Tony Conigliaro, who took home the International Bartender of the Year award at last year’s Tales of the Cocktail in New Orleans and who opened his own bar, 69 Colebrooke Row, last year in London. He also heads up The Drink Factory portion of the London Bar Show, coming up June 15-16. Tony C., the Artful Dodger of the international bar scene, sat still long enough to check in regarding the next Drink Factory.
NCB Mix: The seminars for Drink Factory this year at the London Bar Show, at least on paper, seem to be pretty advanced. Did you set yourself a particular goal this year in terms of where to take the program?
Tony Conigliaro: I would not say they are advanced; I would say we are trying to show different or new ways of looking at cocktails and their environment. The goal this year was to extend this and follow up on new developments since last year.
NCB Mix: Are these sorts of seminars — chemist Dr. Andreas Sella's "With a Vesper and a Bang," which you promise to be explosive, and your own session, "Through the Mixing Glass" with Harold McGee — sort of master's classes on advanced mixology, or are there insights to be had for all levels of bartenders?
Conigliaro: The idea is not to bombard bartenders with bamboozling concepts; the idea is to show — and blow some myths apart — how new applications can make what we do better.
Last year with Harold McGee we talked about how you could keep your mint fresh for longer. Looking at things like this benefits all levels of bartending.
NCB Mix: Your session with McGee promises some interesting insights about the "problems and mysteries encountered in day-to-day bartending." Can you give us a little preview?
Conigliaro: We’ll be looking at how spirits can age in the bottles with reference to things like the aged Manhattans I make (Editor’s note: Conigliaro mixes Manhattans without water, then bottles and ages them for up to five years before serving at his bar.), and how this can benefit a drink. Another topic would be why sugar syrup works better than powdered sugar as an ingredient.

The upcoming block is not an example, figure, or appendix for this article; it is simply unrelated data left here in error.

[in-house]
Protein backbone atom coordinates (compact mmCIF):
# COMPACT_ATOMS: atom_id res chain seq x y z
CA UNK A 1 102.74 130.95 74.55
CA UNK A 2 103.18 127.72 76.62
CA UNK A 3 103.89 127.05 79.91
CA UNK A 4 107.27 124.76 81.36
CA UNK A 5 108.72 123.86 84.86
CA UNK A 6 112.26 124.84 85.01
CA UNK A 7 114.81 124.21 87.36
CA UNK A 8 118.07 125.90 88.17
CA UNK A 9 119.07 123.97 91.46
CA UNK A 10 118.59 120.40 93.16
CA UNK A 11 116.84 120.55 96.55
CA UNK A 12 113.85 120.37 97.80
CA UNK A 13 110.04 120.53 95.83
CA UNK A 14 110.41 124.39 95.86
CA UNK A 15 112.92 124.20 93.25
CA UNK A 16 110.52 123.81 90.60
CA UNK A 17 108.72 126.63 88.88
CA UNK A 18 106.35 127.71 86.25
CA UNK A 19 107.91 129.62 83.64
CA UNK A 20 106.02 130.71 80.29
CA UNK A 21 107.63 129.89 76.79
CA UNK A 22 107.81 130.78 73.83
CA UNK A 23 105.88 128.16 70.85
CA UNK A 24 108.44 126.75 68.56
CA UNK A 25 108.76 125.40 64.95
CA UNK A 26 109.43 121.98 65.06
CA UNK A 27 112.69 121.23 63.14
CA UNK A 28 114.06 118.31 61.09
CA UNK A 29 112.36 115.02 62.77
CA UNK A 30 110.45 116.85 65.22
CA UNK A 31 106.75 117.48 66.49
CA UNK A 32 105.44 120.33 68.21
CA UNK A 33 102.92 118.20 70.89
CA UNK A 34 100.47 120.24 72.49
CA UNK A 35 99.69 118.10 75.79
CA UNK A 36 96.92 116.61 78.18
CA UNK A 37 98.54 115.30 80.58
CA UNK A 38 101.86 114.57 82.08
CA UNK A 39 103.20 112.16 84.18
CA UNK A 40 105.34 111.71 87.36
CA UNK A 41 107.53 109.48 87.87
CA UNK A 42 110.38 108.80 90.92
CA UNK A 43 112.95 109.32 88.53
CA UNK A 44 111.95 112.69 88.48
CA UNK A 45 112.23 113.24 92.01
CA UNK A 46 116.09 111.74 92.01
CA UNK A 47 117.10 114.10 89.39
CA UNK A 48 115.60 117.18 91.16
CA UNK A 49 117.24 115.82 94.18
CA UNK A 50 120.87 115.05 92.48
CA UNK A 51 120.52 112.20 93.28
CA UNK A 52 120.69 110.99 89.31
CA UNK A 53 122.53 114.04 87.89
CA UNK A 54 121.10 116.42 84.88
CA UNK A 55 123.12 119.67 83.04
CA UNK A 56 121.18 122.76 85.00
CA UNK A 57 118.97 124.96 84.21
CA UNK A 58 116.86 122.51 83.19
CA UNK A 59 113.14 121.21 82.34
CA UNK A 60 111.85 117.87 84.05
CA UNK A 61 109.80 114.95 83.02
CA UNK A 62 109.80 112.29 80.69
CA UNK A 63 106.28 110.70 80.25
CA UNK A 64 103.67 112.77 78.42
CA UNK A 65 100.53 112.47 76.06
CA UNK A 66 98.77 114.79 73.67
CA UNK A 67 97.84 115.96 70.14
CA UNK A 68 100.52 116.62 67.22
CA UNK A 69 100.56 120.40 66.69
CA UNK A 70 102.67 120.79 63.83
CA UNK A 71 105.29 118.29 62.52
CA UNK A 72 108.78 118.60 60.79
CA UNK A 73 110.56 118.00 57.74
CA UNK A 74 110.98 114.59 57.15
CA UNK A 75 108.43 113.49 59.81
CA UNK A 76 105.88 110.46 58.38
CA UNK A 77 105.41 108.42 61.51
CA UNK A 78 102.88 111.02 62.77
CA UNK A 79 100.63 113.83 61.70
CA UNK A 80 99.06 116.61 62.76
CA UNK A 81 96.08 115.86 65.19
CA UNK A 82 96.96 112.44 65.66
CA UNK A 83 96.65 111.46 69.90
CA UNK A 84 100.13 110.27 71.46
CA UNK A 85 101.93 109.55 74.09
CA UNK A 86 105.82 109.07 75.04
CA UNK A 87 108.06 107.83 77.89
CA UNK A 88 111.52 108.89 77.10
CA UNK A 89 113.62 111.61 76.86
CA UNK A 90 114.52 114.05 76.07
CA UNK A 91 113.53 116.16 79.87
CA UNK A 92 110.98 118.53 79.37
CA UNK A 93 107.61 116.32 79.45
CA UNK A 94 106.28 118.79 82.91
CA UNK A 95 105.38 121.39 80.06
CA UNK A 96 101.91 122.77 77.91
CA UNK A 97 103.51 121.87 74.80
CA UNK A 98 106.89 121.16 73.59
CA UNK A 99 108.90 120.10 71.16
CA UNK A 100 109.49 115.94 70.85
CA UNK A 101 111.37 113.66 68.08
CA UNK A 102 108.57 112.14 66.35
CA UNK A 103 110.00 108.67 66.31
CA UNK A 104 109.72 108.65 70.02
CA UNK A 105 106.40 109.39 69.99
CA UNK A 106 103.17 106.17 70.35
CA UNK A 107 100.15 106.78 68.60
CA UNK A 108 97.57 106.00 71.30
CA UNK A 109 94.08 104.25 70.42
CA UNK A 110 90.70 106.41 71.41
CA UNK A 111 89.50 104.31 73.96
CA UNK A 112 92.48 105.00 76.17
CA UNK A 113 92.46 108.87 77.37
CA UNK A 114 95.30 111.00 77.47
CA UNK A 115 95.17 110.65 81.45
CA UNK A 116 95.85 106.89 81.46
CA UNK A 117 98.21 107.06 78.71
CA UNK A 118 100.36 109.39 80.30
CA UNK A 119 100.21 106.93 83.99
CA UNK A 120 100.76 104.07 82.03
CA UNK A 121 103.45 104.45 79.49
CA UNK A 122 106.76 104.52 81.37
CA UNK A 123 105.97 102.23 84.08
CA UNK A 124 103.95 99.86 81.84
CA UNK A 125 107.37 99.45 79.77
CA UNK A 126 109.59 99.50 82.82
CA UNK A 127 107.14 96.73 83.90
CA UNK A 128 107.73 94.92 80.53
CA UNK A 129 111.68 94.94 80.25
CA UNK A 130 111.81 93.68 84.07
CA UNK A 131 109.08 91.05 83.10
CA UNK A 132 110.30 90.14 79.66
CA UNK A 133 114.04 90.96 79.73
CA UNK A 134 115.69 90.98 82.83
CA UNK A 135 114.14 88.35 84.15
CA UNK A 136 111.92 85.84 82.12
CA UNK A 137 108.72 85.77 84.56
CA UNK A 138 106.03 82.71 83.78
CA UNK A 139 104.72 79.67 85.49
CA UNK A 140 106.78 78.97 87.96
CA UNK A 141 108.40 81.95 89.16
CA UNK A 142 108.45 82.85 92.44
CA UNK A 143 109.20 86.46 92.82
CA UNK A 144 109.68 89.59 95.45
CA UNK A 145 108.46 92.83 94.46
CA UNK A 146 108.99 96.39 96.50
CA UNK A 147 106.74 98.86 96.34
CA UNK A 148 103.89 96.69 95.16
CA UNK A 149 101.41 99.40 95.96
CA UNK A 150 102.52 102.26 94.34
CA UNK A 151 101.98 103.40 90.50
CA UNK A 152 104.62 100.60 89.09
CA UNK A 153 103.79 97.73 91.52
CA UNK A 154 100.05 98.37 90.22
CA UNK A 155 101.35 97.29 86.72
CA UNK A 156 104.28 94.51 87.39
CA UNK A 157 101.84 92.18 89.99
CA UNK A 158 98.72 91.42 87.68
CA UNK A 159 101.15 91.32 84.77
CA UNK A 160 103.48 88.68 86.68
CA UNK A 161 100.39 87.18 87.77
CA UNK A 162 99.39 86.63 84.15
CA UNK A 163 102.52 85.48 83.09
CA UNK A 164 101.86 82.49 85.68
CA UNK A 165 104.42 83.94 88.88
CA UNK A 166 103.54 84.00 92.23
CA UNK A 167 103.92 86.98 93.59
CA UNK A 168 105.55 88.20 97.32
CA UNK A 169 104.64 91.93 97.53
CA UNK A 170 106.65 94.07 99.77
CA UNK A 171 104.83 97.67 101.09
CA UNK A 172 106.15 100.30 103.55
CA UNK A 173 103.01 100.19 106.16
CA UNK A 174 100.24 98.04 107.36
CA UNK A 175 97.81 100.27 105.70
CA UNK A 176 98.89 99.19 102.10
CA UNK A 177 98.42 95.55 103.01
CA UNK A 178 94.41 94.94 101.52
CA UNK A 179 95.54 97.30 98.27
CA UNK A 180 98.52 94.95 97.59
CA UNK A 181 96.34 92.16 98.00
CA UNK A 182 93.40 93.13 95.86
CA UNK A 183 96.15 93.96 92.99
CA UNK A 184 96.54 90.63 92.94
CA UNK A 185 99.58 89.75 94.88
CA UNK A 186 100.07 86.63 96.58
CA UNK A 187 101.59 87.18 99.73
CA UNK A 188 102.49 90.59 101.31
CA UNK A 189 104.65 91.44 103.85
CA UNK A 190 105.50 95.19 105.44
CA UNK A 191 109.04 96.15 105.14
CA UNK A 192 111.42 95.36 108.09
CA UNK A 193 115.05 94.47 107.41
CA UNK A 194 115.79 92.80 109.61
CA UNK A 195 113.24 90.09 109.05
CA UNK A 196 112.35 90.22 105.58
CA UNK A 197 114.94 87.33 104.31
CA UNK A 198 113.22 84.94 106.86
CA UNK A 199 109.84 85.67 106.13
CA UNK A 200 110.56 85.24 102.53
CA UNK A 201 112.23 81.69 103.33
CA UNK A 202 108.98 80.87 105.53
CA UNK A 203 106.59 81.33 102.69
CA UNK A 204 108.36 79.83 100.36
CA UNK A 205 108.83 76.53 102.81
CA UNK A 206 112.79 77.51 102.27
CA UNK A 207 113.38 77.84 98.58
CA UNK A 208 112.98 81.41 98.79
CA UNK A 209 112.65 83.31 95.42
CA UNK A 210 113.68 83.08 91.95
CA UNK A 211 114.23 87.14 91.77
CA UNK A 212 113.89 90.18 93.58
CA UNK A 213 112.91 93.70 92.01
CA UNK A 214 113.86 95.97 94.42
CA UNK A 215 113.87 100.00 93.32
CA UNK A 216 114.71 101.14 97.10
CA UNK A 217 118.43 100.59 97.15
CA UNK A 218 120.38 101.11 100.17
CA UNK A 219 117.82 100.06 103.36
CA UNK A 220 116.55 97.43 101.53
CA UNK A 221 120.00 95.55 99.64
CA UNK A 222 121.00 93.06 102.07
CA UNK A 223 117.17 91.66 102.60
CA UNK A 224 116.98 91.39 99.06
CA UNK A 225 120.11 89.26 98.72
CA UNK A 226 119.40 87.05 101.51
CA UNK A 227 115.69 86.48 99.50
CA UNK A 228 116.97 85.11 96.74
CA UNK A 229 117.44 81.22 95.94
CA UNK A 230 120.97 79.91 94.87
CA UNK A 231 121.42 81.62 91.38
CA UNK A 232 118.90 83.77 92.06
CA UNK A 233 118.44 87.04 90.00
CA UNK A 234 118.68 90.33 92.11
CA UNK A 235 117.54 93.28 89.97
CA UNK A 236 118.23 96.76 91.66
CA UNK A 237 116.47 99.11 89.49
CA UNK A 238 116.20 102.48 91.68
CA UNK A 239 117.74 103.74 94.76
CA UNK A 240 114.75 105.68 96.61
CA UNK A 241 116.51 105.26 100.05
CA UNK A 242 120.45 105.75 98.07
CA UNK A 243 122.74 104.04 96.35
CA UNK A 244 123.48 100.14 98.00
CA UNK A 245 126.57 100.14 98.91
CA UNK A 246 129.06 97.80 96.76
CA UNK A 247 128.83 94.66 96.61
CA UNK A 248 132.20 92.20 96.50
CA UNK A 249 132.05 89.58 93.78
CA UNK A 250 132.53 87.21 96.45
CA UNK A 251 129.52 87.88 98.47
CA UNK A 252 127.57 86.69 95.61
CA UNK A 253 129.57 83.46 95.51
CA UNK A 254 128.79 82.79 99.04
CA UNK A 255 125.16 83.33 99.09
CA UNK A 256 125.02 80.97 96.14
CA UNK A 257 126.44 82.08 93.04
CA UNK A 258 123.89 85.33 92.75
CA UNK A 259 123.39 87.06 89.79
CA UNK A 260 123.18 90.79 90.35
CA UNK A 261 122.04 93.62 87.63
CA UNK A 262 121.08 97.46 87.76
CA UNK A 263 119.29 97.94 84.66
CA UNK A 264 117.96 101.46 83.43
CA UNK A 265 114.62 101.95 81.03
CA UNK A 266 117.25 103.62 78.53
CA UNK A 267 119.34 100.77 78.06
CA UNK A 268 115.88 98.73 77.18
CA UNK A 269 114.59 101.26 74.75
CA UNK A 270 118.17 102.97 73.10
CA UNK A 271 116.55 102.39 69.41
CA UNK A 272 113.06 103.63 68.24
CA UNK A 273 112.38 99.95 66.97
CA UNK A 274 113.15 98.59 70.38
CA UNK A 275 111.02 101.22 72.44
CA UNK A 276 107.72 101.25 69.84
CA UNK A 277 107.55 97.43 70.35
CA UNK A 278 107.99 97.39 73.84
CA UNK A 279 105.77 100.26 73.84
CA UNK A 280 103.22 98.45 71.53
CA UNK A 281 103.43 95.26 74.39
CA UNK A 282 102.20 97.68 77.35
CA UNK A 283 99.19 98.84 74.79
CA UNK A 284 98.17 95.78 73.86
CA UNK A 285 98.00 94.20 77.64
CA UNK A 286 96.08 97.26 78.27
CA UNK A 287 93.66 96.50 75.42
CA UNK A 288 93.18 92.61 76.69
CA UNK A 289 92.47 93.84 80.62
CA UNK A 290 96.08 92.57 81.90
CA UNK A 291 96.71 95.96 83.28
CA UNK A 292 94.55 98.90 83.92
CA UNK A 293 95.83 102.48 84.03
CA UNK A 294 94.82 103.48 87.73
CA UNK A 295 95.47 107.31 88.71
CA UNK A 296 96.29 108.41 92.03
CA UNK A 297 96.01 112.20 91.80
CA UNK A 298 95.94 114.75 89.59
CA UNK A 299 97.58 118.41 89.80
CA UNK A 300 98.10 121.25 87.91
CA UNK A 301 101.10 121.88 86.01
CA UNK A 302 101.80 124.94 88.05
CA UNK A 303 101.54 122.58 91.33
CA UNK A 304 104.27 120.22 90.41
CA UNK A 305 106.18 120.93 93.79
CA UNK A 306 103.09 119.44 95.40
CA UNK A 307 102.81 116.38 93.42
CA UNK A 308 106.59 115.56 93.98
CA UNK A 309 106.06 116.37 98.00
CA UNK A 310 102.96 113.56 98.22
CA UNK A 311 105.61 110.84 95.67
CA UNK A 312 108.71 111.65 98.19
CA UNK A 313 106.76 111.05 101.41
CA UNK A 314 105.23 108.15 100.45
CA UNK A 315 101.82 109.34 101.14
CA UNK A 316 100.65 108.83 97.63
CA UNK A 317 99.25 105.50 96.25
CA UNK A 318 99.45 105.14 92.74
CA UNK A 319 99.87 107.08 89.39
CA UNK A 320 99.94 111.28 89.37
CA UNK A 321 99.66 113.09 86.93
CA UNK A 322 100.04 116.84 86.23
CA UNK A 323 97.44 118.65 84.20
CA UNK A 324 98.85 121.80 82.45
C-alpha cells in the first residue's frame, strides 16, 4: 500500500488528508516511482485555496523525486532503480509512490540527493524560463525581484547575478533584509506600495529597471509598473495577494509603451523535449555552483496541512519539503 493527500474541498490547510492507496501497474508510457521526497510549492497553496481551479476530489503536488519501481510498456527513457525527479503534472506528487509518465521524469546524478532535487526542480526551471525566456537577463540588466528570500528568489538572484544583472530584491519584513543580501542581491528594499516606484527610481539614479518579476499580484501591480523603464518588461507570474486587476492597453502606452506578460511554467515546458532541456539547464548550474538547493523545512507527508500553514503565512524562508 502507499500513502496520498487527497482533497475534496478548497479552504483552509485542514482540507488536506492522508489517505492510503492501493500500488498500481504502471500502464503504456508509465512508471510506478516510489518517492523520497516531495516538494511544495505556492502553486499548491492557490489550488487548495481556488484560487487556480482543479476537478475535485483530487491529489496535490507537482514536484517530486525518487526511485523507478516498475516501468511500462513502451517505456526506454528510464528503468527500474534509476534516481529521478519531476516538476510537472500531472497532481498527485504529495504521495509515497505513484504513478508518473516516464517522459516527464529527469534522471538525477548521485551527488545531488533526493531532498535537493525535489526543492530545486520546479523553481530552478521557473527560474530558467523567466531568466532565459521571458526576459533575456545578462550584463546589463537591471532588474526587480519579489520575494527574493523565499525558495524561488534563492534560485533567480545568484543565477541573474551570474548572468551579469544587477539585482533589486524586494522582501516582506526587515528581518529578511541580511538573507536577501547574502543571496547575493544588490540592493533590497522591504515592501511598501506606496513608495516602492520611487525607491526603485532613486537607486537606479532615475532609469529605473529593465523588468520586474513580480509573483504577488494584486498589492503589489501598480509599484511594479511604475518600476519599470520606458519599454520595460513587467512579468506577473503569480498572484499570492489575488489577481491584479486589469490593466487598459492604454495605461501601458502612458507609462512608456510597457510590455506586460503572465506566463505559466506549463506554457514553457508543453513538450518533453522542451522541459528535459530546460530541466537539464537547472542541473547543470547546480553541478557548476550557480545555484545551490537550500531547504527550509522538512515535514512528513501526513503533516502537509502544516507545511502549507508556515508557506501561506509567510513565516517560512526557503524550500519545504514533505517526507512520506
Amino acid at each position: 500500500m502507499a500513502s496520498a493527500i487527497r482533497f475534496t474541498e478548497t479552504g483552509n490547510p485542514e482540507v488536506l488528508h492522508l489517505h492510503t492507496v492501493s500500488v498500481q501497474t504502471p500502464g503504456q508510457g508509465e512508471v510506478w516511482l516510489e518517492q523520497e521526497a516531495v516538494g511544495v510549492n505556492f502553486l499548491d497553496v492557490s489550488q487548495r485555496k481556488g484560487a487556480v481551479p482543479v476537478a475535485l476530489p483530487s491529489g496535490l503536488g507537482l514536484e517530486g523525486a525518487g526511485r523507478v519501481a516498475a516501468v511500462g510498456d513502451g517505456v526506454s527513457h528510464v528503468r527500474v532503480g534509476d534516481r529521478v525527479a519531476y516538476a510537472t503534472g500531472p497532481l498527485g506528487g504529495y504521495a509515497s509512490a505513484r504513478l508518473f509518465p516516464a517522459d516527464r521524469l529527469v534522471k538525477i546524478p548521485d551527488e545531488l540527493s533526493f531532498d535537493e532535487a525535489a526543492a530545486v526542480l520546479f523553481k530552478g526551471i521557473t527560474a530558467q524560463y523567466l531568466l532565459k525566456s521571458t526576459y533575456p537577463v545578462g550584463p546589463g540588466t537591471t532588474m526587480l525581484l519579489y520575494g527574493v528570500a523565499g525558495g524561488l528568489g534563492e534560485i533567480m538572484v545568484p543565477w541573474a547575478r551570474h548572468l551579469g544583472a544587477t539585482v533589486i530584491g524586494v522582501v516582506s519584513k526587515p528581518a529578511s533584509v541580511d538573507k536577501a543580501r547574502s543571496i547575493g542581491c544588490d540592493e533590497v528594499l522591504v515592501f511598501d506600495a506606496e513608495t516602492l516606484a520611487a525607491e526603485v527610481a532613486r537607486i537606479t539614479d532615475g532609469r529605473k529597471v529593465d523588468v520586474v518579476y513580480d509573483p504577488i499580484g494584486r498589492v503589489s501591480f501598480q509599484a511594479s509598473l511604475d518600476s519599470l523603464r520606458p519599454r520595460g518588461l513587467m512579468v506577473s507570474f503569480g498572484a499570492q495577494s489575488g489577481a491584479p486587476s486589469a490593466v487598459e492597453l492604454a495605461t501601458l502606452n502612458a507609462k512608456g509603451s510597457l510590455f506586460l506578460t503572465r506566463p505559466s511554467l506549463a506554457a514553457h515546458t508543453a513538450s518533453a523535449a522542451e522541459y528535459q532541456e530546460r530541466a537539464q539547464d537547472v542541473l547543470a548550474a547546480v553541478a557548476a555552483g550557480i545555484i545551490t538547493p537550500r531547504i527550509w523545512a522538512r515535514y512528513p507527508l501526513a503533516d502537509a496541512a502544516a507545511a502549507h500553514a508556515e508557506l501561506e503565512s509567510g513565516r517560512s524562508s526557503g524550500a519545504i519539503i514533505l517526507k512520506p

NCB Mix: It's only been a few years since the seriously technical aspects of drink making — shaking theory, notions about ice, molecular mixology — have had a wider forum and audience to speak to. Has this allowed you to do different things with the Drink Factory presentations?
Conigliaro: Yes, although we do focus on the sorts of things that we are questioned about in e-mails, as well as showcase all the ideas we’ve been working on.
NCB Mix: You've presented many times in the U.S. as well as the UK. See much difference in what attendees are looking for, what they can absorb or what they appreciate?
Conigliaro: The concerns are different, although with some overlap, because I think the drink-making styles are different, hence different outlooks and questions. But the interest levels are the same.
The only thing I would say is that because there is more contact with Europe and with chefs like Ferran Adria of El Bulli, et al, the more modern stuff we explore isn’t as much whiz bang fireworks and is based more on solid structure.
NCB Mix: Your new bar has been open about, what, a year now? What sort of advanced drink making is going on there? Have your customers been encouraging?
Conigliaro: The differences [in this bar] aren’t necessarily seen directly on the bar but more in the lab upstairs, where we make everything from orgeat to distillates of horseradish using modern processes that then get used as you would in any bar. We don’t make it a point to show the science off unless asked; a bar is still a bar, after all! We would much rather tell a story or focus on being hosts, rather than pontificate about how clever we are...yawn.
NCB Mix: What's your favorite drink these days?
Conigliaro: Vintage Manhattans, five years old.